A forthcoming medical cannabis bill will contain an expungement provision for patients prosecuted in the past for possessing the substance to treat their ailments.
The anticipated legislation will likely suggest dozens of other tweaks to the state’s medical cannabis law in the months before the full program is slated to go live. The bill is in drafting phases, and elements are still in flux, but advocate Connor Boyack said he believes it will create a more patient-centered system for delivering cannabis treatments.
“We think this positions us well to continue to improve the program,” said Boyack, president of the libertarian Libertas Institute.
The expungement option will be a key piece of the proposal, along with the deletion of an unpopular requirement that marijuana flower must be sold in a blister pack. The updates will likely call for selling cannabis buds in glass jars, although there will still be an effort to ensure consistency in dosing, Boyack said.
"Blister packs were something we had to get away from for industry and for patients," said Desiree Hennessy, executive director of the Utah Patients Coalition. "It was just too costly."
If passed, this would be the latest evolution in a cannabis law that has been changing since voters approved Proposition 2 in late 2018. State lawmakers that year convened an emergency special session to replace the ballot initiative with a medical cannabis law of their own design and held another special session last year to make more pressing adjustments.
Senate Majority Leader Evan Vickers, R-Cedar City, will be sponsoring the legislation with an assist from Rep. Brad Daw, who predicted that officials will continue refining the state’s cannabis program for years to come.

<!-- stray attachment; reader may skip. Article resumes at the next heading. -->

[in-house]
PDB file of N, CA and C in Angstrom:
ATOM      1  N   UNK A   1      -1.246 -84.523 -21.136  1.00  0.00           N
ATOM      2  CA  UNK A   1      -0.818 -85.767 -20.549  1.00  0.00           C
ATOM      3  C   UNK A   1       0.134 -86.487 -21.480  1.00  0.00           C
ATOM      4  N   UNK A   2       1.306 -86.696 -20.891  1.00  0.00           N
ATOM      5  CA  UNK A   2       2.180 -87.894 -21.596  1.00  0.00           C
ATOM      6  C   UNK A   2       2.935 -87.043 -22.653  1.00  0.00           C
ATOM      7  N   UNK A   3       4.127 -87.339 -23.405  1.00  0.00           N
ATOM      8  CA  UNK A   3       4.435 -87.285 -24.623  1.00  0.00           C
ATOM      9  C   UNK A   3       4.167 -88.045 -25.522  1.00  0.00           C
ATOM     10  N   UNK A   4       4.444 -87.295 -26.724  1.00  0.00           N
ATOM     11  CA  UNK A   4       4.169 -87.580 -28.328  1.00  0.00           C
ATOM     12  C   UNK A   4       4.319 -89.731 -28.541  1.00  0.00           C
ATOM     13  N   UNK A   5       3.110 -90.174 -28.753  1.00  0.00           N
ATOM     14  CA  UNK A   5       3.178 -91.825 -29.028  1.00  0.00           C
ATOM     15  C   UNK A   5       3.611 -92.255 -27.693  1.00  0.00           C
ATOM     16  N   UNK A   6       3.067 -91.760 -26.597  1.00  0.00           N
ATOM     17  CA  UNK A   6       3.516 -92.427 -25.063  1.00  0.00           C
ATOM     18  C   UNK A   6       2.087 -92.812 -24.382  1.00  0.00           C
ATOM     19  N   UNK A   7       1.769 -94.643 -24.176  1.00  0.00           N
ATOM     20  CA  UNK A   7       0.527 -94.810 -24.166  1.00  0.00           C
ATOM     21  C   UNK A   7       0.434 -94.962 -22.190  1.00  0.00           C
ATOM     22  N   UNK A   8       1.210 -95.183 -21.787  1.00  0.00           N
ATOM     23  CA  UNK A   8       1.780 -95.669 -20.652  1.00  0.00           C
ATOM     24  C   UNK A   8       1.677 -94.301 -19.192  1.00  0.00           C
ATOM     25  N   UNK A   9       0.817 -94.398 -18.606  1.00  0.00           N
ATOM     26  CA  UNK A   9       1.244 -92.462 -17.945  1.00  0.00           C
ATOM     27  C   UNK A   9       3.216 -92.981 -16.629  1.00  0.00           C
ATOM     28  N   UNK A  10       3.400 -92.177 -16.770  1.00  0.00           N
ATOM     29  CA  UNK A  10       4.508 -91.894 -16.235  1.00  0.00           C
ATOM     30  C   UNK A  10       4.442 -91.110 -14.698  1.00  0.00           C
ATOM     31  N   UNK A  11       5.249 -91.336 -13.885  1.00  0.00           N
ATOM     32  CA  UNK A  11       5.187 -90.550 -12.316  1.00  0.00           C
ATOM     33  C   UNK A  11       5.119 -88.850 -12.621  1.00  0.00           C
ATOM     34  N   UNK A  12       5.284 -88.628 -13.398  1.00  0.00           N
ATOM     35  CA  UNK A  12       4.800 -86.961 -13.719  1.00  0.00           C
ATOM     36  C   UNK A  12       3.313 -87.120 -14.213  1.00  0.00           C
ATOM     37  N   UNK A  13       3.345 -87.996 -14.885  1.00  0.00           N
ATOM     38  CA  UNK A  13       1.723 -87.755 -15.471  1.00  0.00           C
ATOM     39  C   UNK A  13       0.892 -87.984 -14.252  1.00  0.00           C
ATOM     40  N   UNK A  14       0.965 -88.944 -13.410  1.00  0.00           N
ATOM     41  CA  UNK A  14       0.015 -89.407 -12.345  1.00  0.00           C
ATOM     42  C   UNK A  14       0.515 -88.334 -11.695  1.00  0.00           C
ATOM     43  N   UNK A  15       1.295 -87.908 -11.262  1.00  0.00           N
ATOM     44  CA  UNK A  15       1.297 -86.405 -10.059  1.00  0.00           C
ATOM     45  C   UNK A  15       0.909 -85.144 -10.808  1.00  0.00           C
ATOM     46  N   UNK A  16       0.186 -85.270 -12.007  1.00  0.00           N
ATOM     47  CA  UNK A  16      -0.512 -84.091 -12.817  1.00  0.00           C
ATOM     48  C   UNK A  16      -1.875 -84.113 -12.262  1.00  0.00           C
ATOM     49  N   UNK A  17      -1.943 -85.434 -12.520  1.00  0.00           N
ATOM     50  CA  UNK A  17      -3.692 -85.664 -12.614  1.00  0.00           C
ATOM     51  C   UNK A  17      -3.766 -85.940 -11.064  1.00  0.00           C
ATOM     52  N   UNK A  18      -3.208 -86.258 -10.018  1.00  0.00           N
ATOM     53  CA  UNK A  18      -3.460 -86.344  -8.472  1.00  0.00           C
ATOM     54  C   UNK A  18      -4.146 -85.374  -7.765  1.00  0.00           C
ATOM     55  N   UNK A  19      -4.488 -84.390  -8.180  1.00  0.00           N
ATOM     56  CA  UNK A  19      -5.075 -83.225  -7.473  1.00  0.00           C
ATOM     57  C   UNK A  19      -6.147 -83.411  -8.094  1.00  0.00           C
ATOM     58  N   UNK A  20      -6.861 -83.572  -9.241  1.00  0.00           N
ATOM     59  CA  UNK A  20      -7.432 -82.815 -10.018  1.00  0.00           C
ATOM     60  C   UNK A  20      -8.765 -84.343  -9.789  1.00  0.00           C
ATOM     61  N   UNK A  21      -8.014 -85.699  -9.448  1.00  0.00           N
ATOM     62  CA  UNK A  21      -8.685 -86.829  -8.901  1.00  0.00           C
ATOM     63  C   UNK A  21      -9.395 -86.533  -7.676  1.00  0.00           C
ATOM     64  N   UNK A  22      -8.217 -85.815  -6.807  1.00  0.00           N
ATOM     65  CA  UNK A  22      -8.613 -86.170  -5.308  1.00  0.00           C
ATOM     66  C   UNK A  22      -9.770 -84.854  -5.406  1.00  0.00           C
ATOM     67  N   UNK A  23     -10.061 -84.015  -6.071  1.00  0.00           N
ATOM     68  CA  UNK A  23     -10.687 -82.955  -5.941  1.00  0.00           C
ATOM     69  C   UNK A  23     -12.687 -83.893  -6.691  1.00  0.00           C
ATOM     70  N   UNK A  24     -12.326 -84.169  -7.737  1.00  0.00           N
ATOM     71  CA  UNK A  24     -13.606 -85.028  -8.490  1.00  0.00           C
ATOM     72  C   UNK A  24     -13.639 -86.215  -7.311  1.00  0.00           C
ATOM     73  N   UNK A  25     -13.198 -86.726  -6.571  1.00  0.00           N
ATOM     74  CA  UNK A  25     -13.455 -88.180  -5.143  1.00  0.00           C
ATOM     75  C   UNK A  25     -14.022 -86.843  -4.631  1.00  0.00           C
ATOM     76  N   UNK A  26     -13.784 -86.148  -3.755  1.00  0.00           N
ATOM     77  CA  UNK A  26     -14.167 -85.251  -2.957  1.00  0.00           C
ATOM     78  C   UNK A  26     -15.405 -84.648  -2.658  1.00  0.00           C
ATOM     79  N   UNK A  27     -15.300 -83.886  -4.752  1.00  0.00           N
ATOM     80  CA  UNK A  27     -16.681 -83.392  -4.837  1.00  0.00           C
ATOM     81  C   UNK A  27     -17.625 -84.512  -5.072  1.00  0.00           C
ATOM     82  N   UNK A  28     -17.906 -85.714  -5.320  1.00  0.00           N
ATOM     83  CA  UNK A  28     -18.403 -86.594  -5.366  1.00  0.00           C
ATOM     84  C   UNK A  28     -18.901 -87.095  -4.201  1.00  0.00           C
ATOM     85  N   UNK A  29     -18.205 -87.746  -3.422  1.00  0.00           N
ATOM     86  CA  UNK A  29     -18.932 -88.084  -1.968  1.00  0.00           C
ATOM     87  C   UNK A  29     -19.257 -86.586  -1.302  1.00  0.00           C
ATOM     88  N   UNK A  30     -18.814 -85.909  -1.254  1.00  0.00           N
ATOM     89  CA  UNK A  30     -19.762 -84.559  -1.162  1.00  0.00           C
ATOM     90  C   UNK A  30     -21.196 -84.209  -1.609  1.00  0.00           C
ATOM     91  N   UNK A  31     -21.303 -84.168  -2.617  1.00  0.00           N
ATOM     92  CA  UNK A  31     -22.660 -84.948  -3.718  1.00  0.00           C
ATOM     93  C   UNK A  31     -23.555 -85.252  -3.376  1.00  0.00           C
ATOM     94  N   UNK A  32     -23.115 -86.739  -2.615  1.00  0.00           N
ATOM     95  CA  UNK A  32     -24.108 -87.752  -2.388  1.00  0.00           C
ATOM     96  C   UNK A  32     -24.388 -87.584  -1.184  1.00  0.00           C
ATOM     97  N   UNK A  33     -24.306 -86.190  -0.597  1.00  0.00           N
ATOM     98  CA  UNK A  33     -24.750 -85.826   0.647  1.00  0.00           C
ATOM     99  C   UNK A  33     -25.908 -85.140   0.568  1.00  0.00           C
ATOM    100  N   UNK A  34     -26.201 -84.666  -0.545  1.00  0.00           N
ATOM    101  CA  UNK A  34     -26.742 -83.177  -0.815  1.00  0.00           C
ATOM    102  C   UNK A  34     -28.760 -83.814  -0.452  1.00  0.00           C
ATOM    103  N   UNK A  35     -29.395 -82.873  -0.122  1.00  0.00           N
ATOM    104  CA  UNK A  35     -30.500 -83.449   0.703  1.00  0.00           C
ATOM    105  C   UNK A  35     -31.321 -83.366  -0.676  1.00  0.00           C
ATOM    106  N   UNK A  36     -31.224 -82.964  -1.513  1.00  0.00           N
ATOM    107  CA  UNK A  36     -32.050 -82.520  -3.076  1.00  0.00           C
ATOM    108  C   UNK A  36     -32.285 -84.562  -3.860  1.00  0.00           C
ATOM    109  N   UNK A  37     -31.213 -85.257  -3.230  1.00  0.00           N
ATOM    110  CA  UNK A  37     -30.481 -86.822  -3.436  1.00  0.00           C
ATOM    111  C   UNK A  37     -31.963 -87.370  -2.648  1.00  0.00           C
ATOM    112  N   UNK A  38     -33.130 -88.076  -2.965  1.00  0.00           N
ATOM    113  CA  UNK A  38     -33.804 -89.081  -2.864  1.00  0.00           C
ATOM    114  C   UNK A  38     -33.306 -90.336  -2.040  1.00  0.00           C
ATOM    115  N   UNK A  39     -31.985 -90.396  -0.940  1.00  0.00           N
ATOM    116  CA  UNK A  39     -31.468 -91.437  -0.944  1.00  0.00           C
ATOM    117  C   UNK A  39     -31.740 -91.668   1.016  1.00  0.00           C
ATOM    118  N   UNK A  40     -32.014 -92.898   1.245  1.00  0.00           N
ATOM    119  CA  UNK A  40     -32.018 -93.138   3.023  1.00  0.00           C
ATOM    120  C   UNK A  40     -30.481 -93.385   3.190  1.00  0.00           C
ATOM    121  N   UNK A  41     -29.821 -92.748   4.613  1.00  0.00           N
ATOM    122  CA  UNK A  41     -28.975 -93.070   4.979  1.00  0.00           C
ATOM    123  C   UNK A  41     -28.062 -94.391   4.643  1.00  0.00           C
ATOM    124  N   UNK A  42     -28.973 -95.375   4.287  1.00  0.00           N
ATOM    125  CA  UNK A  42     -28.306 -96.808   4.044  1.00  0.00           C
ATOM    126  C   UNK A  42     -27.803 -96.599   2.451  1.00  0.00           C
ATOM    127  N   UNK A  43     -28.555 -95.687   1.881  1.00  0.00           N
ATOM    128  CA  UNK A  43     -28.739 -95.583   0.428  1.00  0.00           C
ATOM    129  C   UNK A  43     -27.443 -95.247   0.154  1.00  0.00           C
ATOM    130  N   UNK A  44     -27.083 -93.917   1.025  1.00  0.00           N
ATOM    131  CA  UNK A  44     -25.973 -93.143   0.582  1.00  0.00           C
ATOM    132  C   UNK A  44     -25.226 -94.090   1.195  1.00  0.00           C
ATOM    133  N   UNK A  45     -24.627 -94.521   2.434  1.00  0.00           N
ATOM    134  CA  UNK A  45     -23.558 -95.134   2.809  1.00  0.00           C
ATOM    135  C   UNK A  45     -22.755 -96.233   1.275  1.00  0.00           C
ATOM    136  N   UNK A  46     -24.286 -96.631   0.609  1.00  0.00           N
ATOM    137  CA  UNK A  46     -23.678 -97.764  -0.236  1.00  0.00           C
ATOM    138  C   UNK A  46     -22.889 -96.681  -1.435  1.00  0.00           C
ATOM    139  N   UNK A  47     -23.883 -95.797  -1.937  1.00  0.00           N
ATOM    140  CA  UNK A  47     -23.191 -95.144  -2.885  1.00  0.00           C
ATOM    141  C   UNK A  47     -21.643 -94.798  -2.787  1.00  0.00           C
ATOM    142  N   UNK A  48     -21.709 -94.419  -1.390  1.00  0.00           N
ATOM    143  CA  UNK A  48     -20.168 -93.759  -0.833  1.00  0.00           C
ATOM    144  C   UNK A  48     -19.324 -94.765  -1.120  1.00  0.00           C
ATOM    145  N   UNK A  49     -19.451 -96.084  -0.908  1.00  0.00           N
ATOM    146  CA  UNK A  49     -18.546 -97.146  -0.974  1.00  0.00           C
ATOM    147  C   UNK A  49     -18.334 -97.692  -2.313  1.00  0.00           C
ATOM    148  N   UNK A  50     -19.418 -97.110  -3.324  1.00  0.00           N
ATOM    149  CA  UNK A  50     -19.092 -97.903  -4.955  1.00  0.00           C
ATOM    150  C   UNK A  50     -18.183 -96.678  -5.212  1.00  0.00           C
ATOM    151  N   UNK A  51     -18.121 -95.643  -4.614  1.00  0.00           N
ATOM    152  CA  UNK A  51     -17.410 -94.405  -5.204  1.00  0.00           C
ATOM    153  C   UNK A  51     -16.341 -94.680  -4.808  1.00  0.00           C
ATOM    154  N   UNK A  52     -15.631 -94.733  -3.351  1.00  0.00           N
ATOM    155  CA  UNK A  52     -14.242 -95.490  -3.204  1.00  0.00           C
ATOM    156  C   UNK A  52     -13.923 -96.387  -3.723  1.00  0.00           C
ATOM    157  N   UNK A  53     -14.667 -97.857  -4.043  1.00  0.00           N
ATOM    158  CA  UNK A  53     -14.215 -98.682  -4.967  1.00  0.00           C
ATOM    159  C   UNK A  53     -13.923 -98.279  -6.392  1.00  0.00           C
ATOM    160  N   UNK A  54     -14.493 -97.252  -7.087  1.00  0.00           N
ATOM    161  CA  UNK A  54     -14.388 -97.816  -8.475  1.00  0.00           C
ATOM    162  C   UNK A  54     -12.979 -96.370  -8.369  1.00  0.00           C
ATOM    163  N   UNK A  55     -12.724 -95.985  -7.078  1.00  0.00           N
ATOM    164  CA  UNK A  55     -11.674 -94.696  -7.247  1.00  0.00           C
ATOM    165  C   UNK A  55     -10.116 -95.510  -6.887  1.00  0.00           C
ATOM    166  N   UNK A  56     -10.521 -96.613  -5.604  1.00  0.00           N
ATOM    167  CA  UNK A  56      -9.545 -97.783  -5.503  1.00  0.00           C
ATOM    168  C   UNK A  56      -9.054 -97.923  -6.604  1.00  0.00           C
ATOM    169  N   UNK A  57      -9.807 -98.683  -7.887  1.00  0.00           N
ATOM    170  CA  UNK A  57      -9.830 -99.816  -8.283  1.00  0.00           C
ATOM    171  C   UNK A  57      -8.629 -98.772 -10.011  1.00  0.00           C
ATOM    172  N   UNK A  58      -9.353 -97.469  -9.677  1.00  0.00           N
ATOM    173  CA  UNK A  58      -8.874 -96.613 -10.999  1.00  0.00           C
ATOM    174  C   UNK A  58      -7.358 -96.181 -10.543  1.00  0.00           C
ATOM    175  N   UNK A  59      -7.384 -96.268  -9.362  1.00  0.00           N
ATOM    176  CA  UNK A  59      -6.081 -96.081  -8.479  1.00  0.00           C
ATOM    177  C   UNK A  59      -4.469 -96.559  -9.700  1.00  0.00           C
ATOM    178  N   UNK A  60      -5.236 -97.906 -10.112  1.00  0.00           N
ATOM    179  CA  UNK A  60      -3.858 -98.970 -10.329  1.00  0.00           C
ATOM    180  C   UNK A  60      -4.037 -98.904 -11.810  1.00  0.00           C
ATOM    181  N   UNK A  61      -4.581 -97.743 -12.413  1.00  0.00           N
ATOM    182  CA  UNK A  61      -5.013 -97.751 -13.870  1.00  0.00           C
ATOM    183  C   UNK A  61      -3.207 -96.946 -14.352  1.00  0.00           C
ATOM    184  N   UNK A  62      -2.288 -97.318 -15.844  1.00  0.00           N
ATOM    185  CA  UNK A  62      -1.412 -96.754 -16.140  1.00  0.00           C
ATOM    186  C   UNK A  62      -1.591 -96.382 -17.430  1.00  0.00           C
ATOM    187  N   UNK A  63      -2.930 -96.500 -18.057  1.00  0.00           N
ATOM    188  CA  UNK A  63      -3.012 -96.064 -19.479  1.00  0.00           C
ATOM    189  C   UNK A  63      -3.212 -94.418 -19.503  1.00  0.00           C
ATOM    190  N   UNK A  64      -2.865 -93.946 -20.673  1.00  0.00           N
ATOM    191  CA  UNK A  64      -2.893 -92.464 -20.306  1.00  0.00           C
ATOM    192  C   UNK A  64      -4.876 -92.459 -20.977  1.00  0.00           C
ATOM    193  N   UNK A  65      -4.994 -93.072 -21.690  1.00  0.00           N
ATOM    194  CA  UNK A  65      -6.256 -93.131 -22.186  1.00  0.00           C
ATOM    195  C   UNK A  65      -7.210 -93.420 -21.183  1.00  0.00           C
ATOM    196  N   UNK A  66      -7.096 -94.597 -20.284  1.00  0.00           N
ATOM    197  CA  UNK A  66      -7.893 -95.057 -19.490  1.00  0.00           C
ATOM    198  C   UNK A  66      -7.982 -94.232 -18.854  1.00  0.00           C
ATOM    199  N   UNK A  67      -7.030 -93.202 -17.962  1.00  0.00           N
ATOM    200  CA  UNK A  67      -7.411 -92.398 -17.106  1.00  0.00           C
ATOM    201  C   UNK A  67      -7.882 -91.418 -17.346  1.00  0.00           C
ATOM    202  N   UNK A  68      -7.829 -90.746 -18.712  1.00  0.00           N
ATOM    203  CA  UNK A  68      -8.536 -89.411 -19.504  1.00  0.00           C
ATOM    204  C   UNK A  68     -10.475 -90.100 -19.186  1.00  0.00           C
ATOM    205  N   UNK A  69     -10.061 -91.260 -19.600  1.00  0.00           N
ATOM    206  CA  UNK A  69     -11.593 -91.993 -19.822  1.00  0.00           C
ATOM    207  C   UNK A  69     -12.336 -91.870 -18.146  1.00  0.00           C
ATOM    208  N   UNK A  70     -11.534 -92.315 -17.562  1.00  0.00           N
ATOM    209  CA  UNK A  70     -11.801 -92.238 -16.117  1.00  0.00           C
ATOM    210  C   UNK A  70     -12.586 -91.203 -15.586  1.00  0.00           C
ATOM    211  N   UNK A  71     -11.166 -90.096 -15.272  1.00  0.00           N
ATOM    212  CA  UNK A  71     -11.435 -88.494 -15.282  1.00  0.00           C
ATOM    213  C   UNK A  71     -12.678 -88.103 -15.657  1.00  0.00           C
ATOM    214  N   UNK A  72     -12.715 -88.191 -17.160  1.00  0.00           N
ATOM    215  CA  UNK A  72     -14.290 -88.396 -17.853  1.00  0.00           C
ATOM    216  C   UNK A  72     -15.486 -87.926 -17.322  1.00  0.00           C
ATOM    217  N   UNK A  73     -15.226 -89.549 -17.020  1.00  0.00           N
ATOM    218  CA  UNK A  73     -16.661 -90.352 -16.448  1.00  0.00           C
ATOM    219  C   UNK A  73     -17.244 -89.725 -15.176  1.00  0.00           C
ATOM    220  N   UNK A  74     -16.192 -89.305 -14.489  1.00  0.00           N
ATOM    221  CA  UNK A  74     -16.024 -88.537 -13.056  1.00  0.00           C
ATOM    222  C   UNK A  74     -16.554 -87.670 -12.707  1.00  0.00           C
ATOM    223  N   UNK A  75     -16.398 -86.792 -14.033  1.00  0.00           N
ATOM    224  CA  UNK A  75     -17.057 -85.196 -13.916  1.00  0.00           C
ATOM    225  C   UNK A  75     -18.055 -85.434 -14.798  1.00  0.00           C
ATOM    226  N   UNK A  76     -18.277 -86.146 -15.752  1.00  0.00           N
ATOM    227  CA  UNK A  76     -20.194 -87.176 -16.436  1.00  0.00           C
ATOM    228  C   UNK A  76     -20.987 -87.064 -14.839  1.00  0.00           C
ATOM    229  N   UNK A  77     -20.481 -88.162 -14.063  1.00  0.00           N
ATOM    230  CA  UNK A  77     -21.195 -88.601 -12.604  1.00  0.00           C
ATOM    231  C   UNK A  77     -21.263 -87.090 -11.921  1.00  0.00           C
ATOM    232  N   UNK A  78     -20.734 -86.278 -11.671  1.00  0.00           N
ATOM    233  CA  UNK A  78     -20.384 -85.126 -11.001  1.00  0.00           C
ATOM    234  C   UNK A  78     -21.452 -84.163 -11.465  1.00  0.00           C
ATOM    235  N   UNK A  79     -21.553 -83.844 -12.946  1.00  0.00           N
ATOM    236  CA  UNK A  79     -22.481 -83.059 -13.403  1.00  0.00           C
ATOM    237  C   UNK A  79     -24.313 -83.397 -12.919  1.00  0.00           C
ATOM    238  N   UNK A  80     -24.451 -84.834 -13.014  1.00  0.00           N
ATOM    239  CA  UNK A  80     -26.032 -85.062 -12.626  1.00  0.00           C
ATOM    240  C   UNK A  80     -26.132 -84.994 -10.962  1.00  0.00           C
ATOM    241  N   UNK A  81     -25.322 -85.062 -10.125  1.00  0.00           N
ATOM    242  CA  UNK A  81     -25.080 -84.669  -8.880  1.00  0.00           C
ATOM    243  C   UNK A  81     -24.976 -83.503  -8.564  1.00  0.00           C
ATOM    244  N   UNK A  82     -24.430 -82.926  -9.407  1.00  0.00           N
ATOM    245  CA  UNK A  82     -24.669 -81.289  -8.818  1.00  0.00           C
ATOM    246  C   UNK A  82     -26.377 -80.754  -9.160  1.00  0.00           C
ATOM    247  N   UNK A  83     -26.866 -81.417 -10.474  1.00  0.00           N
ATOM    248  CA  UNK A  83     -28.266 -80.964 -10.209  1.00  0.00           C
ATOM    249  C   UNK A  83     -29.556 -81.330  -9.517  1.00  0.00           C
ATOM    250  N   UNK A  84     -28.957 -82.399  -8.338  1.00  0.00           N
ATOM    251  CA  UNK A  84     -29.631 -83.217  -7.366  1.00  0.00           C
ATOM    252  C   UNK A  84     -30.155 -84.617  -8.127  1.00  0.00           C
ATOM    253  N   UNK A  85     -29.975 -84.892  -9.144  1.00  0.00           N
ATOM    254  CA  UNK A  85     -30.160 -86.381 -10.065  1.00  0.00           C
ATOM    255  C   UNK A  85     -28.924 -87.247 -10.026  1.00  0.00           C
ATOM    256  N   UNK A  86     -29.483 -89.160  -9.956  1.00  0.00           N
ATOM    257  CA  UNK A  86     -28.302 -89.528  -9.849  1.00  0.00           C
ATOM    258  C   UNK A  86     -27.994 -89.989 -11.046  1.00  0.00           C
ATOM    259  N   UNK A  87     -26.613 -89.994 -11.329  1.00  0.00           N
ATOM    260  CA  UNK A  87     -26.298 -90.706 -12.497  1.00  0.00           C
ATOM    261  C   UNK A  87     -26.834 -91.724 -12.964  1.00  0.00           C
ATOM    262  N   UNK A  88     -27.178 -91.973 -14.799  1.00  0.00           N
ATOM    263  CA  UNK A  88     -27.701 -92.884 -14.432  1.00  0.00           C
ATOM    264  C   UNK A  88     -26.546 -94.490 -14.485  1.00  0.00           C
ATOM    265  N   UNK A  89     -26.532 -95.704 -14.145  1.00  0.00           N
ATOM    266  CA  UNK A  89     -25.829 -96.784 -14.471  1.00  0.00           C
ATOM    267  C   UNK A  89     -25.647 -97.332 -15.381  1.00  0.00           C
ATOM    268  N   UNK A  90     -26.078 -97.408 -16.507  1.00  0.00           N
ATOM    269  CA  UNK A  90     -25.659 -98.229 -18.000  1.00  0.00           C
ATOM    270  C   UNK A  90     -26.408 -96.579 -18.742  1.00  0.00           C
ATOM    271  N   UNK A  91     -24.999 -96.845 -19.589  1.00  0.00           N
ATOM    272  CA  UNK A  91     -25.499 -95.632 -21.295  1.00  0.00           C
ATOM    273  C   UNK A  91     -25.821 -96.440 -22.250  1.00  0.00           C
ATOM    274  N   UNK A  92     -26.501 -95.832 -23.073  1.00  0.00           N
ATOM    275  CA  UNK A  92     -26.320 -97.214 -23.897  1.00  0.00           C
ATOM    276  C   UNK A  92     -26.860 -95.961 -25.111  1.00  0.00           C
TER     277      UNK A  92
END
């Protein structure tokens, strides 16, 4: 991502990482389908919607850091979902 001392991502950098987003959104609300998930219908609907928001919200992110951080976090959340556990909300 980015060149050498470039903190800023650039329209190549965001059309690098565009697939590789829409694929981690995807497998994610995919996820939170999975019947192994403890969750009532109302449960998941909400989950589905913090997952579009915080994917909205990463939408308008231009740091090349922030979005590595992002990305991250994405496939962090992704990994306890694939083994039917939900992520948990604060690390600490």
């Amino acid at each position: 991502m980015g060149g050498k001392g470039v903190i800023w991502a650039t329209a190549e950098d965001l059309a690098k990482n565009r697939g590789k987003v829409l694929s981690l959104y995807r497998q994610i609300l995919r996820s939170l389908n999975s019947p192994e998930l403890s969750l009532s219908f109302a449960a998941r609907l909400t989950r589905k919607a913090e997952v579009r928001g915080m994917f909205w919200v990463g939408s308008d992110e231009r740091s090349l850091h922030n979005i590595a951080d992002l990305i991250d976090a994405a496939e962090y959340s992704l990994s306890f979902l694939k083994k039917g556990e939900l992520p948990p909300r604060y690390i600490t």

"The overall goal is the same: To get legitimate, high-quality medicine to those who have a legitimate need," Daw, R-Orem, said.
Boyack said the expungement provision will likely be available to people with a qualifying condition who used cannabis in one of the approved medical forms; the state’s law restricts the amount of marijuana a patient can possess at any one time and prohibits smoking the substance.
Lawmakers and officials are also trying to correct problems that have arisen for people who are consuming CBD, a federally legal substance that does not create a “high.” Because CBD products can contain trace amounts of THC, the main psychoactive ingredient in marijuana, some users have failed court-ordered drug tests, Boyack said. One Utah woman earlier this year told reporters she was at risk of losing custody of her daughters for this reason.
The upcoming bill could specify that if someone in this situation claims he or she was using only CBD, the government couldn’t impose sanctions without offering additional evidence of marijuana possession, he said.
Boyack said the legislation might also address methods of testing for driving while impaired by marijuana.
"The cannabis metabolite can linger up to a month," he said. "This presents a huge problem, because those people can be criminalized, even though they're not impaired, even though they legally used the cannabis weeks prior."
Boyack said the proposal could narrow the testing to focus on certain active metabolites that don't linger for as long in a person's system, a change that would probably apply to medical and recreational users alike.
And, Utah leaders are looking at adjusting or removing existing caps on the number of cannabis patients each doctor can have, Boyack said, in hopes of alleviating concerns about a shortage of participating physicians.
"We want to be careful about that because of the whole idea of Dr. Feelgood," Daw said.
The bill will be considered in the Legislature’s upcoming 45-day session, which will begin Jan. 27.